Hippophiles will find much to love about the National Western Stock Show.

Those are horse lovers, and you can count on their attendance during the 16 days of the world’s largest stock show at Denver’s National Western Complex. It runs Saturday through Jan. 27.

The most popular horse competitions during the show are the Invitational Ranch Rodeo at 5:30 p.m. Saturday, Invitational Freestyle Reining at 2 p.m. Sunday, Gambler’s Choice Jumper Stake at 7:30 p.m. Jan. 18 and the Grand Prix at 7 p.m. Jan. 21.

Competitions are no joke; they draw competitors from around the country for high-stakes jackpots. Eighteen teams of four will compete for $21,000 in the ranch rodeo on opening day. These are the real-deal ranchers — they must be working cowboys on a historical working ranch.

Fourteen riders will compete for the $20,000 prize in the freestyle reining contest, called one of the best freestyles in the country. This year, a youth competition has been added. Beginning about 40 minutes before the official competition, three youths will do a full freestyle routine, which means music, costumes, props and lighting.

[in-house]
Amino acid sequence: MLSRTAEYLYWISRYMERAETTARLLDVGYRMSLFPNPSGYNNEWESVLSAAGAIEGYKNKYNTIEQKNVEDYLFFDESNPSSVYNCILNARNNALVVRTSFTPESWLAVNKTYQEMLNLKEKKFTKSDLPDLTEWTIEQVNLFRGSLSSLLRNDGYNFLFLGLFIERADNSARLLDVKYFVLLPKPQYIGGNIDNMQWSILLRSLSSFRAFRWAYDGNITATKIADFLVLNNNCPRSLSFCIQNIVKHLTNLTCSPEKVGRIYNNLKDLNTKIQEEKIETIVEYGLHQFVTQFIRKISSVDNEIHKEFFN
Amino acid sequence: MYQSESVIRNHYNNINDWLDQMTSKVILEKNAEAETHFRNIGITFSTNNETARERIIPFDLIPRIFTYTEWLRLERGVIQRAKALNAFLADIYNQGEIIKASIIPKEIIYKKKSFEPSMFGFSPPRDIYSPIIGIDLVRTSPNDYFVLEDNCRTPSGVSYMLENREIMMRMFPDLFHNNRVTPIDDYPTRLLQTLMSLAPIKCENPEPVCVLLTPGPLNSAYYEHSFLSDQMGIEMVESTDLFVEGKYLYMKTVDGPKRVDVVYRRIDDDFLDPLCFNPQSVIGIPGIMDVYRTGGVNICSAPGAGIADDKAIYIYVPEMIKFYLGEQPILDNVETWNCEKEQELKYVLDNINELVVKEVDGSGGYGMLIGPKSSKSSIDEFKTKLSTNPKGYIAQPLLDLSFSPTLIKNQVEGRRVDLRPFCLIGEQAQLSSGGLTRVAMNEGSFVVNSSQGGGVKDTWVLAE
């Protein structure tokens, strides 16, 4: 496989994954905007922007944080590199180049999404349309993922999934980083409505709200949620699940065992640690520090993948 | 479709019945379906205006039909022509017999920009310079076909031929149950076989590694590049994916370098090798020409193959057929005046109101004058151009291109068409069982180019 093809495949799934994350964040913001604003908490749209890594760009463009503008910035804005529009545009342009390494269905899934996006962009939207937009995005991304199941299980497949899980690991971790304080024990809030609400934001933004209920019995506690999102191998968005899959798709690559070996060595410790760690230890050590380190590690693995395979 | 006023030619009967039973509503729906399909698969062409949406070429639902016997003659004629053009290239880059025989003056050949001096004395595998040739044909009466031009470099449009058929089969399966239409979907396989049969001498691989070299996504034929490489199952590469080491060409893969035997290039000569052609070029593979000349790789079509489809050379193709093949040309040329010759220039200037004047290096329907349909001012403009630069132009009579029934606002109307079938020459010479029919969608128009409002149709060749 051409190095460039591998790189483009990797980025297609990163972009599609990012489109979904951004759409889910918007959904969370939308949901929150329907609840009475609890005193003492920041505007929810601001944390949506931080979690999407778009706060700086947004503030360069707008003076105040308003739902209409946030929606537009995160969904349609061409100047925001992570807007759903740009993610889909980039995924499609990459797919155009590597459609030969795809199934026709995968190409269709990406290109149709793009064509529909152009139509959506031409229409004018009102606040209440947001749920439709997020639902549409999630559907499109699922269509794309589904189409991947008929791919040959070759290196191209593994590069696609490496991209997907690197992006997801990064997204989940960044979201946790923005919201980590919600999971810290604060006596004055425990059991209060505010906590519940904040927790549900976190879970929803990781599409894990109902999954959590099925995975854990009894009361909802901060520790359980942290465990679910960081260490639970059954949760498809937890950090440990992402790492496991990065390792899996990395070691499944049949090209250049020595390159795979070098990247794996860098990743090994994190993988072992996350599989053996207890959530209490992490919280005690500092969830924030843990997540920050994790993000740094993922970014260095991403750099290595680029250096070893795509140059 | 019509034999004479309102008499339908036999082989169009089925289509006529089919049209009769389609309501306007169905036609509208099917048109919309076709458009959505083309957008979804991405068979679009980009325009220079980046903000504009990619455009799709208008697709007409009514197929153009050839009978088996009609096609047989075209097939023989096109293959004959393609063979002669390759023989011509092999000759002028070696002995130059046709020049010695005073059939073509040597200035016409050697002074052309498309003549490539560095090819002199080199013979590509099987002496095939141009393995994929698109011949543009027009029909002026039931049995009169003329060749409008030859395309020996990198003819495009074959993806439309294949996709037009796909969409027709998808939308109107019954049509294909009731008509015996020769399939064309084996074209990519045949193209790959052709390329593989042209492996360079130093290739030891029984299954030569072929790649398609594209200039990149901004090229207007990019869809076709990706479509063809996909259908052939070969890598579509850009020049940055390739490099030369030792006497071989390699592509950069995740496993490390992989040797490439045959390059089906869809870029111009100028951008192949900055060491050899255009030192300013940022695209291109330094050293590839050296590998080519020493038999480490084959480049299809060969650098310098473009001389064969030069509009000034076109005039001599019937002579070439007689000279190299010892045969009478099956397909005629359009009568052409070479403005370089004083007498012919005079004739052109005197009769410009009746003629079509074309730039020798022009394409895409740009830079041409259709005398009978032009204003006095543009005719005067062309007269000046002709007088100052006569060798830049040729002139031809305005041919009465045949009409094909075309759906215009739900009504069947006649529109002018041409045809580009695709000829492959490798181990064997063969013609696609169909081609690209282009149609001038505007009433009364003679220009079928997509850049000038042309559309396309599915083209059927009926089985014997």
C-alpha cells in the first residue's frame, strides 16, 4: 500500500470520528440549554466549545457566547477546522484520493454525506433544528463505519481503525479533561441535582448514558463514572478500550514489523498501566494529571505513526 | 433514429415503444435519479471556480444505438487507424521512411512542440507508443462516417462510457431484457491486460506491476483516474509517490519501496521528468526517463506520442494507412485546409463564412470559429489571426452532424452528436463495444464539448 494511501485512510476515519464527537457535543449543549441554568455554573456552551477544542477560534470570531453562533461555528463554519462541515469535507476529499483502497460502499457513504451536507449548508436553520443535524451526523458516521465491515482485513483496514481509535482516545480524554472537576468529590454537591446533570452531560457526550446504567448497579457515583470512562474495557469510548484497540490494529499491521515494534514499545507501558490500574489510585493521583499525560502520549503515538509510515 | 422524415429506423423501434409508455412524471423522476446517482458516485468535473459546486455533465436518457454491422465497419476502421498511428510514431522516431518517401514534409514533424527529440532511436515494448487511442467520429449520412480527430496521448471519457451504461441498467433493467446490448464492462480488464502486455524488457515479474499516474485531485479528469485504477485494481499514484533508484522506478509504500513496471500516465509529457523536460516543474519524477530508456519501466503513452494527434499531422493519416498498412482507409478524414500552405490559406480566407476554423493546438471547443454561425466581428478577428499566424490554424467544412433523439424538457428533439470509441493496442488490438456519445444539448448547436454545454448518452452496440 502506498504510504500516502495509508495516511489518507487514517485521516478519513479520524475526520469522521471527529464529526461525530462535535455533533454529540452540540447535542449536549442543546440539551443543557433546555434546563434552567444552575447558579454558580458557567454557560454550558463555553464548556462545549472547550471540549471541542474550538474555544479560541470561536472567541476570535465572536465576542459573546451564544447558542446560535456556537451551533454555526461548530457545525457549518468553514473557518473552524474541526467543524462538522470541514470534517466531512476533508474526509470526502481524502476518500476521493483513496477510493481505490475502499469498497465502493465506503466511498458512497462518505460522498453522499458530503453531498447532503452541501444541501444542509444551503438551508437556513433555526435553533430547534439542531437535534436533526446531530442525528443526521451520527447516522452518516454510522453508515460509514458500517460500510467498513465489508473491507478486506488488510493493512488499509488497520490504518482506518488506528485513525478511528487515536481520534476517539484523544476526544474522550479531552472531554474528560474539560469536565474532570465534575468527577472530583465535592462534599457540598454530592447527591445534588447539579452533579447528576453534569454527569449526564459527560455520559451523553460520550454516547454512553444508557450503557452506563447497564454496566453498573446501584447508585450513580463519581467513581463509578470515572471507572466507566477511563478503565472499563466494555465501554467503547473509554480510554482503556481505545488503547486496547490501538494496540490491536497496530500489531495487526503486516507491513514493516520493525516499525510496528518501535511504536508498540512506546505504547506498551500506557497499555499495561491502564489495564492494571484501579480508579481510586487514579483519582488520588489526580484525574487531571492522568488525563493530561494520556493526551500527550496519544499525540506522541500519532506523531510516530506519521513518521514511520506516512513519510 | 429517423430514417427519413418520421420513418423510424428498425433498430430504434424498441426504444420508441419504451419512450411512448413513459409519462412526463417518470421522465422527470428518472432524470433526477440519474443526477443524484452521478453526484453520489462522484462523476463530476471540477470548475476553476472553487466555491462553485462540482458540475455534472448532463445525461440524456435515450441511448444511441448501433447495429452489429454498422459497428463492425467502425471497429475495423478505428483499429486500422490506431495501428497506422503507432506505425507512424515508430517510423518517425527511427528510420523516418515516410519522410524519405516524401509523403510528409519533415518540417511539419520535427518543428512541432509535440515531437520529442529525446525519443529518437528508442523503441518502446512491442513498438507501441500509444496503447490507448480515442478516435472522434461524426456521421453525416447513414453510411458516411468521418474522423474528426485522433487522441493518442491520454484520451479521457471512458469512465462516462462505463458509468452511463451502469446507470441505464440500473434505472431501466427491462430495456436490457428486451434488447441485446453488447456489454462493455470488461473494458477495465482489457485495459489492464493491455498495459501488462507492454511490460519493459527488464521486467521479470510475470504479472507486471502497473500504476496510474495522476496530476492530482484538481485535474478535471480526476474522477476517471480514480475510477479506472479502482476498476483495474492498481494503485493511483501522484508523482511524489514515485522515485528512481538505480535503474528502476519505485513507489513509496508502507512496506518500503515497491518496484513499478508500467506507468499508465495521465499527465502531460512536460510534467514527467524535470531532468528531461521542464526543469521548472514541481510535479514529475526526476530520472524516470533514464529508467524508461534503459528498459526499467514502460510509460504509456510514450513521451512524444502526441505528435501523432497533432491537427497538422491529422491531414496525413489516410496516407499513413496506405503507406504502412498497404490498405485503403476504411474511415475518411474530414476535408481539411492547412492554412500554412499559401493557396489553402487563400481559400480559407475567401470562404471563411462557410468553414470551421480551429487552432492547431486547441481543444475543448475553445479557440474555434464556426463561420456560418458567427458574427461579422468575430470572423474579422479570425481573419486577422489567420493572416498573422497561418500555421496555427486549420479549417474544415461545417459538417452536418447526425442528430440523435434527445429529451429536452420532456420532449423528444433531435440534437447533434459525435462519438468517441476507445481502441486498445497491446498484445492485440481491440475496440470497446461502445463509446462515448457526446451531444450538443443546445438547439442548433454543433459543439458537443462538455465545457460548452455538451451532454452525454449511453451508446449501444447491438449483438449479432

“It’s freestyle. You can use anything to jazz it up,” said Kendra McConnell, horse show manager for the event. “It goes from funny — several years ago, someone was Donald Trump — to different things. It’s a fun event.”

The noncompetitive “An Evening of Dancing Horses” features music by the Denver School of the Arts orchestra.

“The vision is to bring in equestrian talent that you don’t see every day,” McConnell said. “Not a horse from out in the field. These are highly trained: some reining, some dressage, some horses trained like at the Spanish Riding School in Vienna, a drill team and some liberty, which means horses are loose in the arena and somebody is standing there and can get them to do stuff.”

More than 700,000 people attended last year’s stock show, a celebration of the Western lifestyle featuring more than 15,000 head of livestock and horses, rodeos, livestock competitions, auctions, trade show and the Coors Western Art Exhibit and Sale. A parade kicks off the festivities at noon Thursday along 17th Street in downtown Denver.

“If you’re native to Colorado, it’s inherent in us, but you may not live it every day,” said McConnell. “Maybe you live in the suburbs and remember when you used to go to your uncle’s cattle ranch. It’s a way to go back to that and learn about that and see that it’s still happening.”

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